"Better not wander," Pop said, sipping the sweet coffee. "Some of these sky shooters might mistake you for a stray and try to pot you in the brush."
"There's ponds over yonder," said Sean, pointing toward the southeast. "Nobody's shooting down that way. Singles have been going in all day over there. I'll bet we get some shooting down there. I'll bet we do, Pop."
"How much?" asked Pop. "You might and you might not. But you go ahead and find out, why don't you?"
"With three of us we just might get one up."
"You can do it just as easy with two."
Sean and I tracked down a nice string of ponds to walk, and I took another mallard hen going off on the diagonal. She had trouble gaining altitude and gave me plenty of time to establish my lead and squeeze off without relying on instinct. I did it all in my head, which was satisfactory enough. She tumbled, a blur of feathers, and splashed behind the reeds. I let Sean go in to pick her up.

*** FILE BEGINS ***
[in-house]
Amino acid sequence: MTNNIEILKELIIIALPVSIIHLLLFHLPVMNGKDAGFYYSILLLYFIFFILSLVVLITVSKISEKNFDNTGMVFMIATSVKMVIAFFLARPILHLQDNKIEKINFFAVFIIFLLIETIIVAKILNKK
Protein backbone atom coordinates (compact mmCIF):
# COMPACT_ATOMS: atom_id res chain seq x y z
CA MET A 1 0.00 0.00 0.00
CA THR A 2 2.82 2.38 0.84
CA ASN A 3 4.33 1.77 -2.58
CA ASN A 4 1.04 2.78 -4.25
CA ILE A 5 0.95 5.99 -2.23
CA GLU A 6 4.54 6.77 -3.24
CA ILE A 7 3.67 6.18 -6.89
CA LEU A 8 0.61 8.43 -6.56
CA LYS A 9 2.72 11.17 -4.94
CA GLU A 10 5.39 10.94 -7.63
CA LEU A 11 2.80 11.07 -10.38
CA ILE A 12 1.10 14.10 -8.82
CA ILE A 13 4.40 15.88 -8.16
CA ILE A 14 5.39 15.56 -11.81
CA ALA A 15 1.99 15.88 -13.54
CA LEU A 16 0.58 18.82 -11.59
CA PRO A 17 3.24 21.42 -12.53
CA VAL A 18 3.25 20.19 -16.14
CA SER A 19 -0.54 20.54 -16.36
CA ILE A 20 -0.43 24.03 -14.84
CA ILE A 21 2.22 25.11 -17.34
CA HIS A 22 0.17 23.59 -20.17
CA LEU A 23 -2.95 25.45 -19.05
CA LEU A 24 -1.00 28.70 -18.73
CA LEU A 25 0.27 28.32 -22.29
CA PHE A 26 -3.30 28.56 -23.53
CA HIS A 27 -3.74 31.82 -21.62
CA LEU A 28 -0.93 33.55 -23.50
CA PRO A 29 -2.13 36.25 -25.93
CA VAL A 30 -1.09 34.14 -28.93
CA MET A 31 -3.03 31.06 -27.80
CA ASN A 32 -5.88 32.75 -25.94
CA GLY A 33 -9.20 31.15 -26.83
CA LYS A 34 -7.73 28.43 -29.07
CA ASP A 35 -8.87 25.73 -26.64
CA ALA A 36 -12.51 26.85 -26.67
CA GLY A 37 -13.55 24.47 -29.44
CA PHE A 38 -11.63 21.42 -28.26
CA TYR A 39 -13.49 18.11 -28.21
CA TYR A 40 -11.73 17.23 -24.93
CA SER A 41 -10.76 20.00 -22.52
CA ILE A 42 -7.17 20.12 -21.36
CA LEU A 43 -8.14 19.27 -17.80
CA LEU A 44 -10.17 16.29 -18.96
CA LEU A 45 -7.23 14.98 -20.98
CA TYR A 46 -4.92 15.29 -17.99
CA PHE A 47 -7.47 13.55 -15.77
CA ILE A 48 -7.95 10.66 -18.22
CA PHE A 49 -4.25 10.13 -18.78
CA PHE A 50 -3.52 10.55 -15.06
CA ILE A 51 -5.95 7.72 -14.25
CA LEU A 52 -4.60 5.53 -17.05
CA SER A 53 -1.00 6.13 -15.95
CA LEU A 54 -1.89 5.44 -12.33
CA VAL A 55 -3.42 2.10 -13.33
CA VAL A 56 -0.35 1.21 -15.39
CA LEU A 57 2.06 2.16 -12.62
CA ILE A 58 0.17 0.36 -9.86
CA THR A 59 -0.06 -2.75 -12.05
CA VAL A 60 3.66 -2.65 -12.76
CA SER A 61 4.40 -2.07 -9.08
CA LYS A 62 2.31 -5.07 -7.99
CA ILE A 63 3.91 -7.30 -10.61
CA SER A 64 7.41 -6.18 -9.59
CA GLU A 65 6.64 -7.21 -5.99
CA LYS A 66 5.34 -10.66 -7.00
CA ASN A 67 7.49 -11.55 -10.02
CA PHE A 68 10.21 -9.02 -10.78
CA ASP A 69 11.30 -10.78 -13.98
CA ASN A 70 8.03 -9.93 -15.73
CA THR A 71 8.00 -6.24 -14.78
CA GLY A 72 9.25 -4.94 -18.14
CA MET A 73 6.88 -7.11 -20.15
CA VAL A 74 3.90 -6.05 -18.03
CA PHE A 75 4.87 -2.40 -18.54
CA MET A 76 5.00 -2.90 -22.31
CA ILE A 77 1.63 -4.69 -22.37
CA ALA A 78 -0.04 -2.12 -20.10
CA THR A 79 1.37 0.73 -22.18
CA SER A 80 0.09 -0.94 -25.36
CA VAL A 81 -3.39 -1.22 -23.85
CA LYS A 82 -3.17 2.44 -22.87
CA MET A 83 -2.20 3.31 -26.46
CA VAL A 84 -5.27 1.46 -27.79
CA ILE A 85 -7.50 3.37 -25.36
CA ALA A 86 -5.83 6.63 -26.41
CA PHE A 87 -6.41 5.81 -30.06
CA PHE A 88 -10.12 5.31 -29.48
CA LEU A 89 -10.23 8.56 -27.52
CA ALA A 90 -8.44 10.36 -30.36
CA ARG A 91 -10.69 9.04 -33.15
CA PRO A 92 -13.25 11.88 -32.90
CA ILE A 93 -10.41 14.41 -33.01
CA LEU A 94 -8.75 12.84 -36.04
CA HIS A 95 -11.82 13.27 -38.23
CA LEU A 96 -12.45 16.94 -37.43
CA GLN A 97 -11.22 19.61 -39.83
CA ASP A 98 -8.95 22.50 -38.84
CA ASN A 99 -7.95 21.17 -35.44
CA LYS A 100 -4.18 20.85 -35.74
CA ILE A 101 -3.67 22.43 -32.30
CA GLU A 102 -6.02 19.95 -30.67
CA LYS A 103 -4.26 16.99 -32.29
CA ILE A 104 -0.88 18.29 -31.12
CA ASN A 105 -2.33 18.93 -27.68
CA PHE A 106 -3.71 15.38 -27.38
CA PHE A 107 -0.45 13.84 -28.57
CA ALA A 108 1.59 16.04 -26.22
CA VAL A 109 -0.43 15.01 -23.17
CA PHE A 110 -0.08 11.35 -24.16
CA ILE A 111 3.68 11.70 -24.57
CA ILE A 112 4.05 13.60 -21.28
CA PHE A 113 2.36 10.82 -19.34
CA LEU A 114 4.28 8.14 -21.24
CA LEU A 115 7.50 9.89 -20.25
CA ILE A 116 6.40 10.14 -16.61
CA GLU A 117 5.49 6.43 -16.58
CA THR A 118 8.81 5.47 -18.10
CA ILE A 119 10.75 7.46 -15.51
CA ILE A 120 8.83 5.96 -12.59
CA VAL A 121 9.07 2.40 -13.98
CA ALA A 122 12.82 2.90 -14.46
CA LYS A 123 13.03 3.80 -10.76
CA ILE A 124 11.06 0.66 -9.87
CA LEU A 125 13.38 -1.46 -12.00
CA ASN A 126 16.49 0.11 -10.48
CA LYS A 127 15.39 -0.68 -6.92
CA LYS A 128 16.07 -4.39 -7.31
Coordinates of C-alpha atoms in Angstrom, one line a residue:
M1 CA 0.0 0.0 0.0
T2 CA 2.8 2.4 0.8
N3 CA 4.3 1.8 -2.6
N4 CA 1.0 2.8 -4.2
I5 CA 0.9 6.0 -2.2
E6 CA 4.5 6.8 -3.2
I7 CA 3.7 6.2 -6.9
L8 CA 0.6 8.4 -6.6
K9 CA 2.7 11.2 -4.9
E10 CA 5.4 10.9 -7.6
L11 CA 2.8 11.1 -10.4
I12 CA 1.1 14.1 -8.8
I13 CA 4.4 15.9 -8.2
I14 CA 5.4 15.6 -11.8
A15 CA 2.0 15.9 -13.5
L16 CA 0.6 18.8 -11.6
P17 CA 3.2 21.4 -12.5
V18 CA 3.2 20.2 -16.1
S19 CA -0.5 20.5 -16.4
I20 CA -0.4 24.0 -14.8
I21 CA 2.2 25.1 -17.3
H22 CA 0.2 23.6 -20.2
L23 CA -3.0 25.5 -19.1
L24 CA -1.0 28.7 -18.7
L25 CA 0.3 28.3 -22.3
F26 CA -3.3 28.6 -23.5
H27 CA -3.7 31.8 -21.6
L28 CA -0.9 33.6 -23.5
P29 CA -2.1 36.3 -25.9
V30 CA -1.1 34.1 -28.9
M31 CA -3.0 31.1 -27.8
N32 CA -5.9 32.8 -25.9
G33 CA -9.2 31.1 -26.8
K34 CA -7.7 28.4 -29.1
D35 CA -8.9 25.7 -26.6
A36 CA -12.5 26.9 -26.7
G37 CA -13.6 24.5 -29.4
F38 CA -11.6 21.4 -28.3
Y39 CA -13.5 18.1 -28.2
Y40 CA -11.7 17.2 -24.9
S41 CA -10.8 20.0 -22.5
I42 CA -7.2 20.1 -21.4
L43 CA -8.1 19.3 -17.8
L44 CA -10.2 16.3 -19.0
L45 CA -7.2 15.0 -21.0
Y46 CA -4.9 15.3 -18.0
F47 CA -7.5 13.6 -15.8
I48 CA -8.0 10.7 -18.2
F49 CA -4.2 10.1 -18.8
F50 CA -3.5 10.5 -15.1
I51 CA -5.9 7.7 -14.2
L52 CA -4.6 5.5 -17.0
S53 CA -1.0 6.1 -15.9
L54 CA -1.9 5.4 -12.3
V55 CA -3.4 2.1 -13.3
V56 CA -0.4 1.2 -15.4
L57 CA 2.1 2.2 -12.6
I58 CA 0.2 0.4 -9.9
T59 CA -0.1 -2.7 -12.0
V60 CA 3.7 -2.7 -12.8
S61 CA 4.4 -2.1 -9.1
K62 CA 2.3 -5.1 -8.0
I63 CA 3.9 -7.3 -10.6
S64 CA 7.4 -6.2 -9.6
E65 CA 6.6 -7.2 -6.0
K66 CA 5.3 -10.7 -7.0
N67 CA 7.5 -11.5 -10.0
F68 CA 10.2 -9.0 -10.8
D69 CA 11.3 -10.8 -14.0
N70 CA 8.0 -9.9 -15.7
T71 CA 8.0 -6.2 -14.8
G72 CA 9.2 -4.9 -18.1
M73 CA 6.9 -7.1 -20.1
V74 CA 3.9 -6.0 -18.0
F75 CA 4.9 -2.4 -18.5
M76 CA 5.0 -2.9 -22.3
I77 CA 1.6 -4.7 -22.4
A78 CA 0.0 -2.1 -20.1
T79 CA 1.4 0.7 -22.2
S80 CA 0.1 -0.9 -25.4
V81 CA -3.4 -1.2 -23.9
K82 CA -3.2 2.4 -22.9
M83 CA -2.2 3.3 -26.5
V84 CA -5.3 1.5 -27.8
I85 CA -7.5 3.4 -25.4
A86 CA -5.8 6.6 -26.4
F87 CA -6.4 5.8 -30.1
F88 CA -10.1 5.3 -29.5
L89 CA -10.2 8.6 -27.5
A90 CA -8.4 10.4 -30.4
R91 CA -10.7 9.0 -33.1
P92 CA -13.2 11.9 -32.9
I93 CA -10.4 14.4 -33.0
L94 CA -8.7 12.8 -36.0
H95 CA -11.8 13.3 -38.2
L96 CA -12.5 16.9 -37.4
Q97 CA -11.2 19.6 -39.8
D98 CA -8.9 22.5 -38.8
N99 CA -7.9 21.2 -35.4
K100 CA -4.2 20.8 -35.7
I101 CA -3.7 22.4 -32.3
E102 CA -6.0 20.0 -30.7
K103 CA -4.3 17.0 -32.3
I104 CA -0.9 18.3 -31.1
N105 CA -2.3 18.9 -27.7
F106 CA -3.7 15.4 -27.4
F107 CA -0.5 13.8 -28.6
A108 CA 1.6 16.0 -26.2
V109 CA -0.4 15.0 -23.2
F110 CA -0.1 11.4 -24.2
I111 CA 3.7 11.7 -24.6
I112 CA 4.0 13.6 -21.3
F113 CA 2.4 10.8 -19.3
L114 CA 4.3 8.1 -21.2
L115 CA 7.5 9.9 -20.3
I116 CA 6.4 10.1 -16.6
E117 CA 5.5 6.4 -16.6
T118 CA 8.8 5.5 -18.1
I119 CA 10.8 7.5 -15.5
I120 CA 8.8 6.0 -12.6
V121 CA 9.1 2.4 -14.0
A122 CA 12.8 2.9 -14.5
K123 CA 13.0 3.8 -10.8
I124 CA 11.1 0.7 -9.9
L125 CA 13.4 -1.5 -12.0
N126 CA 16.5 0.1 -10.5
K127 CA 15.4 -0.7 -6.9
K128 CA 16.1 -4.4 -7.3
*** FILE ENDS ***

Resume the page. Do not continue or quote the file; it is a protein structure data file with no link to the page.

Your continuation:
We walked a mile and a half of sage; there were no birds anywhere, and it seemed just as well. I could see that Sean had his eye out for ringnecks, though he knew they were impossible to flush without a bird dog.
Finally we sprawled on the highest of the black dunes. Here you could see the whole length of the wasteway glistening down toward the Saddle Mountains.
"We're not getting the shots," Sean said, lying back with his hands behind his head. "I hate a slow day. I really do."
"It's good just being out," I reminded him.